(CNN) -- Brad Pitt has plenty on his plate. The Oscar-nominated actor and producer stars in "The Curious Case of Benjamin Buttons," which opens nationwide on Christmas Day.
Pitt is also the founder of Make It Right Foundation New Orleans Louisiana, an organization dedicated to rebuilding the city following the damage caused by Hurricane Katrina.
Pitt spoke to CNN's Larry King about his growing family, the crisis in India and revitalization efforts in New Orleans.
The following is an edited version of the interview.
Brad Pitt tells CNN's Larry King he grew a moustache for the movie he's filming.
Larry King: How are the twins doing, by the way?
Brad Pitt: Everyone's healthy, so we're all happy. Watch Pitt talk about being a dad »
King: All right. Let's talk about a couple of things before we get to what you've done in New Orleans. What are your thoughts on President-elect [Barack] Obama?
Pitt: I think, overnight, we redefined what America's about. I couldn't be any happier and more hopeful in the upcoming years. Watch as Pitt shares his views on the election »
We were actually in Chicago, [Illinois,] in Grant Park, and I tell you, it was an incredible experience. We ended up walking home from the night, and all the main boulevards were closed, and just the jubilation in the street was something extraordinary to see.
King: What do you make of what happened in Mumbai?
Pitt: We stayed in the Taj, and we saw the room we stayed in was on fire. Watch Pitt talk about India »
You know, I mean, I can't even begin to make any sense of it. But I'm sure they're doing their best to uncover, you know, what was at the base of it.
King: That's a very special place, isn't it?
Pitt: It's an incredible building. India itself is one of the most amazing countries I've ever been to. Everyone should be so fortunate to get to explore it.
It also suffers from inefficiency in a strange way, and a great gulf between the rich and the poor there that needs to be addressed there, but it is certainly a fascinating place.
King: How is Make It Right doing?
Pitt: The goal is to create a template for intelligent building. The goal is to rebuild all of New Orleans, all the people who want to come back.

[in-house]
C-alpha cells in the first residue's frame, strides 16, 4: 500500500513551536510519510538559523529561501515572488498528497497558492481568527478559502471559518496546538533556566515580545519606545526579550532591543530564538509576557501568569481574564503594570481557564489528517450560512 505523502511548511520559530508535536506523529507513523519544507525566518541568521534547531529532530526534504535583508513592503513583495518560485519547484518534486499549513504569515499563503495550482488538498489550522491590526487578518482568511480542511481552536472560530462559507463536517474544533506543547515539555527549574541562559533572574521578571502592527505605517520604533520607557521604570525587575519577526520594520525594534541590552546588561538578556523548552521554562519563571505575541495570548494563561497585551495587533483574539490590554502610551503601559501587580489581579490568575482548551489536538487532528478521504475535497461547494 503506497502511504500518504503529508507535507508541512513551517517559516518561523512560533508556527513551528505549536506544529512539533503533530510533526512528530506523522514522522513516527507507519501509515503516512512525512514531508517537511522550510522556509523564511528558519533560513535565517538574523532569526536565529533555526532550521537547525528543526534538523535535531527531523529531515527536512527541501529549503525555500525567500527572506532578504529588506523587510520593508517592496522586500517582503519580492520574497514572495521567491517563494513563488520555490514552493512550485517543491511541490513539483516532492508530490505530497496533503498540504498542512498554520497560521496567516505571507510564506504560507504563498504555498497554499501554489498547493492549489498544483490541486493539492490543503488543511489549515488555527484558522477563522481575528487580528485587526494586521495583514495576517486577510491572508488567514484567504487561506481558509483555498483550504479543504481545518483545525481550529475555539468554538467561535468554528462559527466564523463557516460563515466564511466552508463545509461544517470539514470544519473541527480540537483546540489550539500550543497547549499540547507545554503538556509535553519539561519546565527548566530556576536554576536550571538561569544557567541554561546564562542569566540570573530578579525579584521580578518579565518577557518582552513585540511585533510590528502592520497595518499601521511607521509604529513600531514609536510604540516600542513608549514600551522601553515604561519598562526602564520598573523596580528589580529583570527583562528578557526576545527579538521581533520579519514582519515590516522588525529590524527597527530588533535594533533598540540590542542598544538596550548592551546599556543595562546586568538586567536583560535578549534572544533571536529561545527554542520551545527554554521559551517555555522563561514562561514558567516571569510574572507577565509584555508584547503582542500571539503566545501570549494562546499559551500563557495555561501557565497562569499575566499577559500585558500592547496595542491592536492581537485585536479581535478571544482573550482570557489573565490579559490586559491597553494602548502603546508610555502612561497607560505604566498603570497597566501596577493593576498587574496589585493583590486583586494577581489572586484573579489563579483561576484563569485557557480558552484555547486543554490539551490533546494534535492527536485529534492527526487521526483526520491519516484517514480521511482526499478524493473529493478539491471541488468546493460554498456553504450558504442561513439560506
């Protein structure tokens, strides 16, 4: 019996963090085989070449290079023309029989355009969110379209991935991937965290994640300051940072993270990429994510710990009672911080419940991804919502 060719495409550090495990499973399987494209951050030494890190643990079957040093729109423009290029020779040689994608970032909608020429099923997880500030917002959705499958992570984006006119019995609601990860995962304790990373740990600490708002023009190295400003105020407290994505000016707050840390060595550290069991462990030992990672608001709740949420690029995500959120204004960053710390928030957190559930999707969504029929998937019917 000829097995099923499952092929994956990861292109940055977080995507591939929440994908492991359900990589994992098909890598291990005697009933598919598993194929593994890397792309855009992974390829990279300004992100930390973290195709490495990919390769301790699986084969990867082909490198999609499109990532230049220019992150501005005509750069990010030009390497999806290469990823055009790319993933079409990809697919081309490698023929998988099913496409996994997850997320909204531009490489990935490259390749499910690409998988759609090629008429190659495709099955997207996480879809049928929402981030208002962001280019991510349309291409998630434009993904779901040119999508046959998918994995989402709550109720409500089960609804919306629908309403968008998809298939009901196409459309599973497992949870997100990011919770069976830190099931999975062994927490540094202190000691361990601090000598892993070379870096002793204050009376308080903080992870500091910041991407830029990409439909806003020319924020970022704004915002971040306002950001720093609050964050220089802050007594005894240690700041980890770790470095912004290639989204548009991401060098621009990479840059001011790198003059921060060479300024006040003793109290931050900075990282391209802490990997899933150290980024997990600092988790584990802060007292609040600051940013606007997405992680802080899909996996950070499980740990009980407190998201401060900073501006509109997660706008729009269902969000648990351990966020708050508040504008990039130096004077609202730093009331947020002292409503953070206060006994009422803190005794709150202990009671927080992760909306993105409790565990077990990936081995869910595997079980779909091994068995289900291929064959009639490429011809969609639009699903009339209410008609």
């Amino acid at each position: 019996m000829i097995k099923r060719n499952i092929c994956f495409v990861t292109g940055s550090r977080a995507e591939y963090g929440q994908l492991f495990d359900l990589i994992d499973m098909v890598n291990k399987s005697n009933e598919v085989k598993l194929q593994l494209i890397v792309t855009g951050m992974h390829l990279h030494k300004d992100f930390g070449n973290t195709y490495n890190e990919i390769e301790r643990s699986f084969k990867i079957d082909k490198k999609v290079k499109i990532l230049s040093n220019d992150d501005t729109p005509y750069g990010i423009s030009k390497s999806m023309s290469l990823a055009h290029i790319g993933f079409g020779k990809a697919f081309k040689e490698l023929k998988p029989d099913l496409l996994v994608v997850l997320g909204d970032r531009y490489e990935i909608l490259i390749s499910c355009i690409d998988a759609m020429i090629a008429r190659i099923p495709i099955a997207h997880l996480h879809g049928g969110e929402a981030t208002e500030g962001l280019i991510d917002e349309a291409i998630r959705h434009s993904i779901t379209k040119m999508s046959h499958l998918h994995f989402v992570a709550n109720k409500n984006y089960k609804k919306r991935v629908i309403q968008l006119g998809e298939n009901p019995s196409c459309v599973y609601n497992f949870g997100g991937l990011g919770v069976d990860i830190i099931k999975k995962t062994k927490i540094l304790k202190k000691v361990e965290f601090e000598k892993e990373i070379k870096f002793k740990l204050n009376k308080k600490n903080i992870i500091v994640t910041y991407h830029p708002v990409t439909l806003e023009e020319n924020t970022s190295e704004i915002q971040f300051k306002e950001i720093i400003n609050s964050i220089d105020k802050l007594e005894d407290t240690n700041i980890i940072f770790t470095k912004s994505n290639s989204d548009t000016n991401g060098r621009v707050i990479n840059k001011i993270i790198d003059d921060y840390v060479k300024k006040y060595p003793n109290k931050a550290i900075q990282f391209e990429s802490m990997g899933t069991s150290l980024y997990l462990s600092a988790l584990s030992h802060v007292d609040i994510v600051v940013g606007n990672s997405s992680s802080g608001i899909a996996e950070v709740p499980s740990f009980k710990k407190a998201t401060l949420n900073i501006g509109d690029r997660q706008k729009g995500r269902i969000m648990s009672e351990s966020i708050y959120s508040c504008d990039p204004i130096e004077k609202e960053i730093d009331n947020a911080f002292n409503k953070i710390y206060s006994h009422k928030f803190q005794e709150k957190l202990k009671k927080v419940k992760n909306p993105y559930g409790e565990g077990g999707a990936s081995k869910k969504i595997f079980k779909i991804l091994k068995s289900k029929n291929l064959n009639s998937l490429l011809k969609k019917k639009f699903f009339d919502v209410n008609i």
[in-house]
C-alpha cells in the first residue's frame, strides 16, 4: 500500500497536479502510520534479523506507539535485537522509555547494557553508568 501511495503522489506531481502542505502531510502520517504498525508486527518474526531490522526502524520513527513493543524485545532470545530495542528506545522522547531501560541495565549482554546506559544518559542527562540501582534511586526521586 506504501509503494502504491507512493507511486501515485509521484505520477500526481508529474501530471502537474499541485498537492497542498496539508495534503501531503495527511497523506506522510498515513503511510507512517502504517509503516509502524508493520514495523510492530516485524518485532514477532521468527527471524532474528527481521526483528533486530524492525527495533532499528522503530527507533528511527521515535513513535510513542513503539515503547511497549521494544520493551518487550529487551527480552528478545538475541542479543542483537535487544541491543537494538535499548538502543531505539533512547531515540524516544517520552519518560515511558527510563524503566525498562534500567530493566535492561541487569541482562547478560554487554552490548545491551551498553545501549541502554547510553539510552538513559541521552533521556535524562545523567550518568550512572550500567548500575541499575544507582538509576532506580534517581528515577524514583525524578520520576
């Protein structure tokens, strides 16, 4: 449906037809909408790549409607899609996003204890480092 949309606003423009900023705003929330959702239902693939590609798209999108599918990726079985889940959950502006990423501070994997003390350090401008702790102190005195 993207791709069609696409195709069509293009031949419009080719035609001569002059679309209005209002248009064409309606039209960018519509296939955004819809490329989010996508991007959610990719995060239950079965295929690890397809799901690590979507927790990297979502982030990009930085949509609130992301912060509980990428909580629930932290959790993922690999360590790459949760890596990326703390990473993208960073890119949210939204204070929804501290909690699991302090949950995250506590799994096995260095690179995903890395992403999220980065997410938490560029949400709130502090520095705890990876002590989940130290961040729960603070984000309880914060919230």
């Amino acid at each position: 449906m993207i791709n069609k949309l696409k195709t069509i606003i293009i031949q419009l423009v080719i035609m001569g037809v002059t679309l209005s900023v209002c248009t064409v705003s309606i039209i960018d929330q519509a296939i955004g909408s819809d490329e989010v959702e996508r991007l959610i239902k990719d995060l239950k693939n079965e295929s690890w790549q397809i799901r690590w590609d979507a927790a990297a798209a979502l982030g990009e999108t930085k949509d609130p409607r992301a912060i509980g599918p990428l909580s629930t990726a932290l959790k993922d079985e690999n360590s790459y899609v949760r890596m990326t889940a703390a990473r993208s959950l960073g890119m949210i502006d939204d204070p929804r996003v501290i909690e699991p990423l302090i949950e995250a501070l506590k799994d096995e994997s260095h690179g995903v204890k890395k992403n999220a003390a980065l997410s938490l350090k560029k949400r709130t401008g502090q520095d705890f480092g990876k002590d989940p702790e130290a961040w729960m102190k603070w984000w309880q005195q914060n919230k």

This holiday, there are families that have already moved in and will be celebrating their Christmases here, so we're very excited.
King: You described the storm victims as being caught in limbo. How are they doing now? Is that hope still there?
Pitt: Well, the hope is definitely here. And it's more exciting to be here now, because you see things like what's happening in this neighborhood happening, you know, all over the city and even outside the city.
So, the money that was promised is starting to flow. There are multiple ground efforts, many different programs, people helping out that are really starting to come to fruition. So, there's a lot of great movement and a lot of great things happening down here. It's really nice to see.
King: You've said part of the appeal of New Orleans is that you and your family can have a sense of normalcy, if there is such a thing. How do you define normal?
Pitt: Yes. Well, it's a place that we can actually walk on the streets.
It's the community here. It's the people here. It's very kind. But they also, for some reason, do not feel like they have ownership in some way or something. They're really respectful.
Nothing more than a wave and "Glad you're here," and let us go on our way. We've made some good friends here. It's just a really nice (place). I don't know how to describe it better than that. Just a place for us to be.
King: Why do you think that the public is fascinated with the personal lives of people who are well known? You must have thought about that.
Pitt: I try -- I've stopped thinking about it, really. I mean, I don't know. There are certainly people I'm interested in. It's quite complimentary. But, you know -- and I think it is an interesting family. It's not your usual family. Watch Pitt talk about why his family draws attention »
King: All right. You're on the January issue of -- the cover of "Architectural Digest," talking about Making It Right. You shoot some amazing photos of Angelina [Jolie, Pitt's partner] for "W." Exclusive photos of you and the twins were sold to "People" for charity.
You like privacy, but you like exposure. How do you balance the two?
Pitt: Well, the pictures for "W," you know, it's a really strange feeling. It's something Angie and I had to talk a lot about, especially with the birth of Shiloh.
There's a bounty on our heads, and these pictures are going to come out at some point. They're going to be chasing us, and they're going to go to the ends of the earth to get these photos. Watch Pitt on privacy »
We just thought, well, maybe we could -- since there's such a bounty, and that bounty is so obnoxious, we could take that money and funnel it to something good. And that's what we decided to do.
It's still a bit uncomfortable to do such a thing, but I know it's right in the end. That was a decision we made.
We just didn't want to leave the house, so we just figured we'd do it ourselves, and had a good time doing it.
King: Christmas is coming. You said the last time you were with us that you wanted or hoped to build a multiceremonial family with regards to the holidays. Is that working out?
Pitt: We're still working on it. You know, we tried a little something last year, but the kids are so young, it just didn't mean much, really. But we're getting there.
You know, as they get older, they'll start to understand more. Right now, it's still presents.
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